U.K. Prime Minister David Cameron is angering supporters at home and allies in Europe as the euro-area debt crisis risks diminishing his influence in protecting British interests.
Cameron’s unheeded calls for euro-area counterparts to step up efforts to calm markets have only underscored his lack of clout as the 17 nations that share the currency work more closely together. At the same time, the premier, who travels to Paris this week, is fighting demands from his Conservative Party lawmakers for a vote to withdraw from the 27-nation bloc.
“Britain is finding herself isolated like she was when the EU was first created,” Dominique Moisi, senior adviser at the Paris-based French Institute for International Relations, said in a telephone interview. “You have the most euro-skeptic government for a long, long time, but out of pure realism they don’t want the euro to fail or the EU to collapse.”
Britain remained aloof from early European integration in the 1950s, and French President Charles de Gaulle vetoed U.K. membership a decade later. Britain’s place in Europe divided the Tories in the 1980s and 1990s and helped lead to the downfall of Prime Minister Margaret Thatcher in 1990. Like her successor, John Major, Cameron is boxed in by having to deal in Brussels without upsetting a party traditionally hostile to the EU.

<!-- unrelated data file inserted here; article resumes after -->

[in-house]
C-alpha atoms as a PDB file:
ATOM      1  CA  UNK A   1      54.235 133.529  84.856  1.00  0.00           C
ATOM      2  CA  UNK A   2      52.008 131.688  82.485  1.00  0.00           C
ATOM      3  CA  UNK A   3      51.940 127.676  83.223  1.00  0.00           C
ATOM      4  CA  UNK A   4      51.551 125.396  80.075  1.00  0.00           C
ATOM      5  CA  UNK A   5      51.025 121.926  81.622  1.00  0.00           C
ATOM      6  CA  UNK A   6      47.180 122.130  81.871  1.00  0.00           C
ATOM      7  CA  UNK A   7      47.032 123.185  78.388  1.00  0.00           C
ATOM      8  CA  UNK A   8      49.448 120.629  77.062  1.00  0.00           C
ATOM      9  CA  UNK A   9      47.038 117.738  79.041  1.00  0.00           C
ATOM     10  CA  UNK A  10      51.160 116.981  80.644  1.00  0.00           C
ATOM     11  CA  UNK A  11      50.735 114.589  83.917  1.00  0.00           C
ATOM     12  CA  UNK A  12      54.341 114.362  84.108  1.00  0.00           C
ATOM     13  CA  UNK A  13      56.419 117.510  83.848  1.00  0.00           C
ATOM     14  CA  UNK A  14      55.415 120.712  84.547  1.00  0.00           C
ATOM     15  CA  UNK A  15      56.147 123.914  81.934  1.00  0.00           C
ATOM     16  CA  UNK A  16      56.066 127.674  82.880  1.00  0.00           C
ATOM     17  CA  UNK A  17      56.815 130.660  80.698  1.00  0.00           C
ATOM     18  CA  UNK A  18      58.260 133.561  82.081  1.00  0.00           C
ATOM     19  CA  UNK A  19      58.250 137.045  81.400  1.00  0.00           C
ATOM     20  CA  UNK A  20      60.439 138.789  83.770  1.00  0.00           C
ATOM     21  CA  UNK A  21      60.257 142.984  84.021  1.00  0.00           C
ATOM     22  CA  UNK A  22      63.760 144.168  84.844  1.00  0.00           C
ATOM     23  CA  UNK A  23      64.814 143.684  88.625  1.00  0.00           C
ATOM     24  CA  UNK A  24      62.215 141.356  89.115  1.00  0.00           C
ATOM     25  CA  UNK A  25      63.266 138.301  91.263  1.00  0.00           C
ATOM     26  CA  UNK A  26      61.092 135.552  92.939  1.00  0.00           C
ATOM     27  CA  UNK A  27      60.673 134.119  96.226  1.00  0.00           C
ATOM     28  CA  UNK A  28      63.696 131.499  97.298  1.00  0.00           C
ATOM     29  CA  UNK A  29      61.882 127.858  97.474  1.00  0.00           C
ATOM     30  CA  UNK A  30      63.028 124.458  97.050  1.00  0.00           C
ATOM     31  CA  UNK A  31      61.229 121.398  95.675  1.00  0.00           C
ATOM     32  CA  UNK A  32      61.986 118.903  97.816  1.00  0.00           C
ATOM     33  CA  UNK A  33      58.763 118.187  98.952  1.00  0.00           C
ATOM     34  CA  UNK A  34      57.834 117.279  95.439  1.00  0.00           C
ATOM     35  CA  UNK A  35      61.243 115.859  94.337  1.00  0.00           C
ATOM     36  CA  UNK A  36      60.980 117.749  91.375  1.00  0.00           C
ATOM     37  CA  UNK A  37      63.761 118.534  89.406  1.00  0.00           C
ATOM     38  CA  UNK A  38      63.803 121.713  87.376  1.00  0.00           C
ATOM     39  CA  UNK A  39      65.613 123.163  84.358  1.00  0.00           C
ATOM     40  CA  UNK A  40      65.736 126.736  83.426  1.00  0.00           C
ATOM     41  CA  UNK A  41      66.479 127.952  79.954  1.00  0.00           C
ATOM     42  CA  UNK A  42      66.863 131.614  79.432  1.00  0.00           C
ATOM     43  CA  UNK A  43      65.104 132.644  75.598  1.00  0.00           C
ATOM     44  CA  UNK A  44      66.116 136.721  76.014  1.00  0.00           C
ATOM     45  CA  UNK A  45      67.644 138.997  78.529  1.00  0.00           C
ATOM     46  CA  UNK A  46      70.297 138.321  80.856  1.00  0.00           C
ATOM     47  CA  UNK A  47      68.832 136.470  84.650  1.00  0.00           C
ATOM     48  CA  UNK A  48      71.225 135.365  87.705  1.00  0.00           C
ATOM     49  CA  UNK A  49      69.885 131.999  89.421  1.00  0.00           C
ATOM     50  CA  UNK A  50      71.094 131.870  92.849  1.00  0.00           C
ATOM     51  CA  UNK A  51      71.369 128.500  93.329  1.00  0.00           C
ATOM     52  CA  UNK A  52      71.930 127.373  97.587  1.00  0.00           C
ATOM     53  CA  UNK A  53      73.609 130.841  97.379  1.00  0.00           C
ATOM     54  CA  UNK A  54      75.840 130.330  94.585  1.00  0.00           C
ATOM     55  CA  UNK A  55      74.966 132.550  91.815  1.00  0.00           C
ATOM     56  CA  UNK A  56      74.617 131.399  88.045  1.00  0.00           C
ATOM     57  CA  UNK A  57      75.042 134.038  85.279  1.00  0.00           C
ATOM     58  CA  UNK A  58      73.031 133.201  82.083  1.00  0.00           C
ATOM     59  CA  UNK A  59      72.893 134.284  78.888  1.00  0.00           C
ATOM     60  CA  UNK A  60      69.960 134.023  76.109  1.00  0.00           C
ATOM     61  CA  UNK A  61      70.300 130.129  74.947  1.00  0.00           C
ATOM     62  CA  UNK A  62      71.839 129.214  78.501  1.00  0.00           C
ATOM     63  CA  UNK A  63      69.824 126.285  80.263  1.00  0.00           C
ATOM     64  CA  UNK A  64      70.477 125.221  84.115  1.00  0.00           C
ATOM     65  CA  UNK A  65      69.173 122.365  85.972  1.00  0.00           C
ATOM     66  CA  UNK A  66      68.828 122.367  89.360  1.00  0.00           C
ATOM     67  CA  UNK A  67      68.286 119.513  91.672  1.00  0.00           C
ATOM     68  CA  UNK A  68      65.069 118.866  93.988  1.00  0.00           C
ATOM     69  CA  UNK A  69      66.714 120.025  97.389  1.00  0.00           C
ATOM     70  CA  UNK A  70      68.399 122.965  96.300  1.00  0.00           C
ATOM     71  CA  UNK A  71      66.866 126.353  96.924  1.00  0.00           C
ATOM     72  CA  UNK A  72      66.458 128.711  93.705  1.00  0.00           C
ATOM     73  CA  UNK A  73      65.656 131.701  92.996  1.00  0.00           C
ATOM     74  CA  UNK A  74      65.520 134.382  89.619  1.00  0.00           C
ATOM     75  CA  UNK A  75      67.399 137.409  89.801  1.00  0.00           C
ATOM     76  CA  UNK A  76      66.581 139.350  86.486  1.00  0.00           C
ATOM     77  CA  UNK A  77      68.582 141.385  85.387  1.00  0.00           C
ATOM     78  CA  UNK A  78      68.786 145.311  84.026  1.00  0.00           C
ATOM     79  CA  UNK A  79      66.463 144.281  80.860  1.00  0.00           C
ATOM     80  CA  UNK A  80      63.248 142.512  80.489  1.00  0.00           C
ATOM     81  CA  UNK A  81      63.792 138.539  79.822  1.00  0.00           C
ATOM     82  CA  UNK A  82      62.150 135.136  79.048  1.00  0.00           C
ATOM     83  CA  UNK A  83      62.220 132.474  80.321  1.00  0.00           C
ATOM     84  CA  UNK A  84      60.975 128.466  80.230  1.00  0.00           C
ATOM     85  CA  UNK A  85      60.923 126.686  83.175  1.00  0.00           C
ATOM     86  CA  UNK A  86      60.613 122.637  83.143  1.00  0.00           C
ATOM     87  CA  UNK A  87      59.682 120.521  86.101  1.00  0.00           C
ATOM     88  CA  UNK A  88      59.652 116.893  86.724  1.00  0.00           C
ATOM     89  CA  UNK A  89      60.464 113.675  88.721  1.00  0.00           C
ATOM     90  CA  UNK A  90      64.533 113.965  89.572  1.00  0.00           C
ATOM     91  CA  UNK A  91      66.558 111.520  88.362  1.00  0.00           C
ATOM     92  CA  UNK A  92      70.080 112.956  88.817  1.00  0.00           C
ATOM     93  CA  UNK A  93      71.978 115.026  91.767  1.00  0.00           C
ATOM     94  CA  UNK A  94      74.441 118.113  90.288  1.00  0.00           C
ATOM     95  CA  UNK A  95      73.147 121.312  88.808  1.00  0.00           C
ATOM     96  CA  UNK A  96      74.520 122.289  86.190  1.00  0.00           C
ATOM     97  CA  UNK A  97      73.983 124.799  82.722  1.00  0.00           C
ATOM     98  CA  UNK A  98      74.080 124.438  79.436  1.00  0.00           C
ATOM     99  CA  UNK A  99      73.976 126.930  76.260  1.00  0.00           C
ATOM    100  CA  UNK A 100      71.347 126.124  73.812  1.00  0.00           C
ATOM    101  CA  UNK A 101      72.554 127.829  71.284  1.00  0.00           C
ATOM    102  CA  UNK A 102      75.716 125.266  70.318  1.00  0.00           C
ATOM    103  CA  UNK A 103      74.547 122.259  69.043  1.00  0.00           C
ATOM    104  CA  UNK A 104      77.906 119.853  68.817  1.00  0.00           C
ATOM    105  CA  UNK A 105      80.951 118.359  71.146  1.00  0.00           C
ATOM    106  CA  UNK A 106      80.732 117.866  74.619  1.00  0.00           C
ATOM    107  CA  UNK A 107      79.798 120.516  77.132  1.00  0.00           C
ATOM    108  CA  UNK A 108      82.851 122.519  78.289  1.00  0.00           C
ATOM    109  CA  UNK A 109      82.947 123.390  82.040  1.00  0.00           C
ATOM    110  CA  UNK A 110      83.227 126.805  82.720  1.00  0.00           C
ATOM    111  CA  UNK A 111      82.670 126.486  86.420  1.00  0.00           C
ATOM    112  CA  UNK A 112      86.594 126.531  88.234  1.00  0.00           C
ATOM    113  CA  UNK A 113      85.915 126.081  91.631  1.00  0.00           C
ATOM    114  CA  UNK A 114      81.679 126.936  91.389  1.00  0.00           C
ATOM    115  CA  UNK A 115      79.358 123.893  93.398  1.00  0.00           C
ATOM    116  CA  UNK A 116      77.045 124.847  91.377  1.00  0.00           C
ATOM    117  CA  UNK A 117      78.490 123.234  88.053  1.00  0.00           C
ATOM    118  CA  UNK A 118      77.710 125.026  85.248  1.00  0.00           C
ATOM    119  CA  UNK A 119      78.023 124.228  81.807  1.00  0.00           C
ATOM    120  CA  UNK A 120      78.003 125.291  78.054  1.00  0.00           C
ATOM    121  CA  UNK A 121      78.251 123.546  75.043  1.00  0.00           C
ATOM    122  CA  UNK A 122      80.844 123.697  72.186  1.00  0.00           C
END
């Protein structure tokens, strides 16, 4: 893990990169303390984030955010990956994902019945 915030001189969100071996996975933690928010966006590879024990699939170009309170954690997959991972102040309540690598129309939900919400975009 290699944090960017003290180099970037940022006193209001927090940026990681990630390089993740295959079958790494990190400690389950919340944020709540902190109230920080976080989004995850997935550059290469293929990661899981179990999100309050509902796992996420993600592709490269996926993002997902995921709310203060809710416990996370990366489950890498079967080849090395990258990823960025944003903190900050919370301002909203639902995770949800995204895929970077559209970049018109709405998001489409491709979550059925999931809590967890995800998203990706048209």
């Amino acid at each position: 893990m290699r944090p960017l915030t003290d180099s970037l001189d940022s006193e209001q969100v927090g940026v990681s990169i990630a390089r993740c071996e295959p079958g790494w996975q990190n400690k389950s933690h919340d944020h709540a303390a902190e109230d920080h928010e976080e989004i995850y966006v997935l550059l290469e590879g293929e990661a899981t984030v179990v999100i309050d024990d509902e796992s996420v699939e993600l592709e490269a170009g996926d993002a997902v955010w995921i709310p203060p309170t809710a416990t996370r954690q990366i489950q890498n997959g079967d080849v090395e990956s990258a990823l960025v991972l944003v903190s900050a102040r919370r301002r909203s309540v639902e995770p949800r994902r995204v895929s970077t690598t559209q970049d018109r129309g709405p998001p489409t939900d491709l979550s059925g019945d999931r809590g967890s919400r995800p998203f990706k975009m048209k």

Having its own currency may be helping Britain weather the financial storms. Germany’s 10-year bond yields last week rose above the U.K.’s for the first time since March 2009. Moody’s Investors Service said yesterday the “rapid escalation” of the crisis threatens all of the euro region’s sovereign ratings.
With amendments to European treaties on the agenda of a Dec. 9 summit in Brussels, Cameron is under growing pressure to gain concessions after more than a quarter of Conservative lawmakers defied him to back a demand for a referendum on British EU membership in a House of Commons vote last month.
Tory activists rail against European rules such as those limiting working hours and would like to be able to opt out. The danger is that if Cameron asks for too much in return for changes to European treaties, he runs the risk that Germany will back a French plan to create separate institutions and rules for the 17-nation currency area, deepening Britain’s isolation.
“We have increasingly become run by Europe,” Tory lawmaker David Nuttall told the Commons Oct. 24 as he opened the debate on holding an EU referendum. “I and millions of others in this country want to be in Britain, and run by Britain.”